Section one | The Sustainable Infrastructure Opportunity
The year 2015 was a landmark one for sustainable development and climate change.
The world set ambitious goals through the Addis Conference on Financing for Development in July 2015, the adoption of the 2030 Agenda and the Sustainable Development Goals (SDGs) in September, and by reaching a landmark international agreement on climate action at COP21 in Paris in December. This new global agenda has mobilised the support not only of national leaders, but also of mayors, business leaders, investors, civil society and citizens. Now the task is to quickly turn that momentum into on-the-ground action to implement the Paris Agreement, achieve the SDGs, and reignite global economic growth.
Sustainable infrastructure is crucial to all three goals. Investing in it can support inclusive growth, enhance access to basic services that can reduce poverty and accelerate development, and promote environmental sustainability.
For growth: Boosting investment in sustainable infrastructure can stimulate demand at a time when many economies are struggling. The International Monetary Fund (IMF) estimates that for advanced economies, investing an extra 1% of GDP in infrastructure will yield, on average, a 1.5% increase in GDP within four years.1 In emerging and developing economies, where infrastructure is often inadequate, the benefits for productivity and growth can be even greater, particularly if the investments are accompanied by reforms that increase institutional capacity for better planning and stronger budget processes and rules to guide public spending.2 Beyond the immediate boost to growth, investment in sustainable infrastructure can spur innovation and efficiency in key systems such as energy, mobility and logistics. Since the economic and financial crisis that started in 2008, governments have responded with a number of monetary, fiscal and structural policy reforms to boost growth. While important, these have not yet fully delivered the scale and quality of growth desired. The divide between the poorest and the wealthiest continues to grow in many countries, and large gaps persist in basic infrastructure and related services in a number of countries. Awareness is rising of the role that boosting investment in sustainable infrastructure can play to complement and bolster other reforms to deliver better long-term, sustainable and inclusive growth. The pace of action must be accelerated to realise these opportunities.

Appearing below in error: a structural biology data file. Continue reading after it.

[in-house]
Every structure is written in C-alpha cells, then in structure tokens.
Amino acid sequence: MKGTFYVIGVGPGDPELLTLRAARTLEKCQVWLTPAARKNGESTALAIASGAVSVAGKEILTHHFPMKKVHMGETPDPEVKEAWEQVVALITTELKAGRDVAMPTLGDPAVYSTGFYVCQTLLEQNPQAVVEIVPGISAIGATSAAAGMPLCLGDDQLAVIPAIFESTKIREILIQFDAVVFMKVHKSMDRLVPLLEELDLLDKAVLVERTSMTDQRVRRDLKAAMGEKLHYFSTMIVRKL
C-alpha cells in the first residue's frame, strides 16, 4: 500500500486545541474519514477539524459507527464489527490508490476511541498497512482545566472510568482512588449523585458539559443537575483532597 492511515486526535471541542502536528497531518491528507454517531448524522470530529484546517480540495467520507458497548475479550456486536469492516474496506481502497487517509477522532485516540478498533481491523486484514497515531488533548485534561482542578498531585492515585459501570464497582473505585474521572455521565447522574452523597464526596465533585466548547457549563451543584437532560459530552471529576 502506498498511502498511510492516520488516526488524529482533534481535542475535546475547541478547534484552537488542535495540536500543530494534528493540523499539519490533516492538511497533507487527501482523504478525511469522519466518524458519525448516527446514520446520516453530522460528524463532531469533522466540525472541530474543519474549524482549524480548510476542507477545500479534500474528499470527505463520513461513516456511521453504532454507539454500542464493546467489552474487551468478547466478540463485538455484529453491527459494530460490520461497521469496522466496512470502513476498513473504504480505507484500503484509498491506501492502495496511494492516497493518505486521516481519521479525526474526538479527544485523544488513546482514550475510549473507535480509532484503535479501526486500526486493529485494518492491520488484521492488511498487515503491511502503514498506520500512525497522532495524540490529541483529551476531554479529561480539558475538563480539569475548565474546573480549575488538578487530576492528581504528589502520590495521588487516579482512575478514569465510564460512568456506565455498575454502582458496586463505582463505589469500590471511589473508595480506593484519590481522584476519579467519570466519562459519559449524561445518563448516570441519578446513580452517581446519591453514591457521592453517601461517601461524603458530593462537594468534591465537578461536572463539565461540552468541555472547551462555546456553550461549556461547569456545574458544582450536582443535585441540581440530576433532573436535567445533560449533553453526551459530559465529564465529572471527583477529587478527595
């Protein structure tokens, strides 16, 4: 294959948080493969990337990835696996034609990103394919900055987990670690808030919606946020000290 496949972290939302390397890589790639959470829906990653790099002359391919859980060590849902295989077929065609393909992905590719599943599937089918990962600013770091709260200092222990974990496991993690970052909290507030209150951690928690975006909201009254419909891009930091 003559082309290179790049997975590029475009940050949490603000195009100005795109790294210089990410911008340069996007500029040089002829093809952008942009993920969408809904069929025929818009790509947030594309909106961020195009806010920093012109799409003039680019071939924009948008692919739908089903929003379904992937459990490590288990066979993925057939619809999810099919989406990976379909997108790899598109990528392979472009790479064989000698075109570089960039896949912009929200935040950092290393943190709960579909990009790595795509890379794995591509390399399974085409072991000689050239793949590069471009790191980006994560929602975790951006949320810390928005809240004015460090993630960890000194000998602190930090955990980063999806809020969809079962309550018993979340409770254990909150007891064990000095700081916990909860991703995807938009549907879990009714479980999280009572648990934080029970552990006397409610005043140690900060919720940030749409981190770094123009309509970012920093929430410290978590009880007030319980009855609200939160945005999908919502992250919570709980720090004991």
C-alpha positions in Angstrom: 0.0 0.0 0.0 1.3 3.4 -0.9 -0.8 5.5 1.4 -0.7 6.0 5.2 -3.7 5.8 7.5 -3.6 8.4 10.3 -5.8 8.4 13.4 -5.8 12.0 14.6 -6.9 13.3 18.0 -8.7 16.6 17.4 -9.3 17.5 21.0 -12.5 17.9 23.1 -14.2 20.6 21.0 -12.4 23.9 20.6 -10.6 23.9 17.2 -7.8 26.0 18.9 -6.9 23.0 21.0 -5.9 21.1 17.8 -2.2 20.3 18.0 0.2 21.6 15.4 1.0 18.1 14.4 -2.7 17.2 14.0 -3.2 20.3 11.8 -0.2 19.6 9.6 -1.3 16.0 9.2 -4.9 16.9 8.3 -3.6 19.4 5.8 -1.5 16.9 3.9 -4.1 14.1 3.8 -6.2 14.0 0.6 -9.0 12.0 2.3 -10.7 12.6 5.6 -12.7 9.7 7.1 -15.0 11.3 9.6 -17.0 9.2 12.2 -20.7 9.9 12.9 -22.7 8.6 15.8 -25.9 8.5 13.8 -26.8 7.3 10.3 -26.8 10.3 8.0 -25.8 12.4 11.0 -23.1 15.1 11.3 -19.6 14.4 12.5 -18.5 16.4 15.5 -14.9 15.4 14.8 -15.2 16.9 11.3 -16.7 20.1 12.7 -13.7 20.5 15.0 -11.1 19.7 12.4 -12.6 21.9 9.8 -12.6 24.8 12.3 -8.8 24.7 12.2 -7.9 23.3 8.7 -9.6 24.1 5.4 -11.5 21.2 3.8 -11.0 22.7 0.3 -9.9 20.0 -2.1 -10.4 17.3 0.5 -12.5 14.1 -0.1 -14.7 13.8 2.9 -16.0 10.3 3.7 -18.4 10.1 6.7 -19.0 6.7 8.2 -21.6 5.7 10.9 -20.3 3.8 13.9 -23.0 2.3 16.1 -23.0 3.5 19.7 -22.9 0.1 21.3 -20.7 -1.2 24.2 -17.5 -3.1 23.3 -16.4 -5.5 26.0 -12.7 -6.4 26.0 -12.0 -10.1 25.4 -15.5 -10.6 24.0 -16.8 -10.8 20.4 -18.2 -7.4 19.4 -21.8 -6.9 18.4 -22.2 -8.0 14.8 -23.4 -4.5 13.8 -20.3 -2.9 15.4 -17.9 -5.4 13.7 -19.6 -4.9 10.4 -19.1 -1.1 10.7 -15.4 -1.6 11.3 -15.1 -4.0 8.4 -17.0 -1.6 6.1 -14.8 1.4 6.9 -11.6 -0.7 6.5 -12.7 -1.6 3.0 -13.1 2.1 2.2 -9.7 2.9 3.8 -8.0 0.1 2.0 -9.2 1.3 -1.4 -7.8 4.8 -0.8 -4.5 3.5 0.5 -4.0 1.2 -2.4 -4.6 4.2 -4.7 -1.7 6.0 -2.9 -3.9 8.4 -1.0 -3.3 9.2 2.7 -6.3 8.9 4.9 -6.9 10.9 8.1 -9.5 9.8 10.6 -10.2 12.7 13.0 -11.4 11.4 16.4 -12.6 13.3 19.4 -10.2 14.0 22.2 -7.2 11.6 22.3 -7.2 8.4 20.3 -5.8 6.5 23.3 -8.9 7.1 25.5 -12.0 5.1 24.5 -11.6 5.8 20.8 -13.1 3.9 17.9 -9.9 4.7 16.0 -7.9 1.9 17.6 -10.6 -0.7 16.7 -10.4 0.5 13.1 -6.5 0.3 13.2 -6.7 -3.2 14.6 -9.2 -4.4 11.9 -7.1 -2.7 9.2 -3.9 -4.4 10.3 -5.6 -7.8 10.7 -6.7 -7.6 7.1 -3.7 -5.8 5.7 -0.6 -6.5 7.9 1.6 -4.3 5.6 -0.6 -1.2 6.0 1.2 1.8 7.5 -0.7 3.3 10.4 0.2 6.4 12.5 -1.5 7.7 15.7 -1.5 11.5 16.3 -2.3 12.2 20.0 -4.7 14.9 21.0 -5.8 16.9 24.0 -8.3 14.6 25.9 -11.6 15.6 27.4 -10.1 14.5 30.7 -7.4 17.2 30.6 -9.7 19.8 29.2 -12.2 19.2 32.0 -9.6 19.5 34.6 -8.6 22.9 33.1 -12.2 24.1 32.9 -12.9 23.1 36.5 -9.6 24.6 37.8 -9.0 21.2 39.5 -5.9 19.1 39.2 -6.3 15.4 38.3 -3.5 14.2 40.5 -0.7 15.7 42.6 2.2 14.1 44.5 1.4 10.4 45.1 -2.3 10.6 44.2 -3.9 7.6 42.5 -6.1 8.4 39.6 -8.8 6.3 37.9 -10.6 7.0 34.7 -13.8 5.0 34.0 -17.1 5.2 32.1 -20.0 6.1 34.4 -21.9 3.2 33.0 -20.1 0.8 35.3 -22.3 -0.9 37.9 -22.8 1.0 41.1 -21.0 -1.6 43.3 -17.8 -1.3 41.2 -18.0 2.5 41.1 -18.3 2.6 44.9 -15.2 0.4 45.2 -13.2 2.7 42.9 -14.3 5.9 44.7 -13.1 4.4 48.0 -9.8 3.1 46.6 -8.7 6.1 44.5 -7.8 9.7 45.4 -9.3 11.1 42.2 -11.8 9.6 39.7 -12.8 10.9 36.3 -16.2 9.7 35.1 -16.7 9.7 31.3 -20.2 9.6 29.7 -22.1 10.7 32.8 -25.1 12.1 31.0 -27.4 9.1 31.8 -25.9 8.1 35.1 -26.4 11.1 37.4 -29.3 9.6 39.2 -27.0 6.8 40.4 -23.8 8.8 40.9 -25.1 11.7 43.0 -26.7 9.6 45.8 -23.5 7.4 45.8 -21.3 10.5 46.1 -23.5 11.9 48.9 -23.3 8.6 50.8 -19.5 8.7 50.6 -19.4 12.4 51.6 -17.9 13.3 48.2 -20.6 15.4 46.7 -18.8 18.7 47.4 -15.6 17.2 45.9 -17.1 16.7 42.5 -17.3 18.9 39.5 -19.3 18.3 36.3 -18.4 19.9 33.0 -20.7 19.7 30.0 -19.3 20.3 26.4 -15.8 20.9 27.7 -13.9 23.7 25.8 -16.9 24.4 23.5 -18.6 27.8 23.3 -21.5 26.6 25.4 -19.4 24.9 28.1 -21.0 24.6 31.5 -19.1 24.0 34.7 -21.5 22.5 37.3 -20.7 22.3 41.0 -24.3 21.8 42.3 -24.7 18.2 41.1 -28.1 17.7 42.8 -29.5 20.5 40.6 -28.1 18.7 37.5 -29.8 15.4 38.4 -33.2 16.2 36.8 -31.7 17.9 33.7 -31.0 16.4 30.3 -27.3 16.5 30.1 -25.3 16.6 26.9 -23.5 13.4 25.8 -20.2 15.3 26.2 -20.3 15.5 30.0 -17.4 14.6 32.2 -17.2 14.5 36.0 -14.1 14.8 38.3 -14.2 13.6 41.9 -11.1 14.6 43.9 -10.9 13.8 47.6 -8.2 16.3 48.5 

For inclusive development: Infrastructure is key to the delivery of a number of essential services. It provides a foundation for much of the SDGs’ vision for inclusive development. Infrastructure is directly addressed in SDG 9, which calls for resilient infrastructure and sustainable industrialisation. It is key to achieving multiple other goals, such as SDG 6, for instance, on clean water and sanitation and SDG 7 on affordable, reliable, sustainable and modern energy for all. Those basic components, in turn, make it possible to achieve SDG 8 on sustained, inclusive and sustainable economic growth, full and productive employment and decent work for all. Sustainable infrastructure is also central to SDG 11 on safe, resilient and sustainable cities. And natural infrastructure is crucial to SDG 2 on ending hunger and to SDG 15 on protecting forests and biodiversity and combatting desertification.
For the climate: Infrastructure underpins all the major sources of greenhouse gas emissions: our energy systems, transport systems, buildings, industrial operations and land use. The existing stock of infrastructure and its use are associated with more than 60% of the world’s total greenhouse gas (GHG) emissions.3 The types of infrastructure we build – coal power plants vs. wind farms and solar arrays, for example, or mega-highways vs. public transit systems – will determine whether we stay on a high-carbon growth path or move towards a climate-smart future. Investing in sustainable infrastructure is thus critical to achieving SDG 13 on combating change climate and its impacts. Not only will it determine GHG emission levels, but it is crucial for resilience: infrastructure can help us withstand climate change impacts and extreme events, or it can increase vulnerability, particularly for the poor.4 Countries that are still building much of their basic infrastructure, such as in much of Africa and parts of Asia, have a major opportunity to build climate-smart from the outset, often at no or little additional cost, and avoid costly retrofitting later. They have an opportunity to lead the way on green development, leapfrogging some of the inefficient infrastructure developments that are now proving costly in other countries.
Growth, development and climate action are inextricably tied. Development is impossible without growth, and growth is pointless unless it lifts up the poorest. Climate change threatens both growth and development. If we don’t take ambitious action now, it is estimated that up to 720 million people could fall back into poverty by 20505and the costs of adaptation could reach US$500 billion dollars per year, unravelling development gains to date.6The future impacts of climate change on poverty relate to today’s policy choices.7World Bank research shows that rapid, inclusive and climate-informed development, including sustainable infrastructure, can prevent most short-term impacts whereas immediate pro-poor, emissions-reduction policies can drastically limit long-term consequences.
Infrastructure can be the pillar upon which we base our growth, development and climate action, or it can crumble beneath us. If we want a prosperous, climate-resilient future, we must invest in sustainable infrastructure; it is the growth story of the future.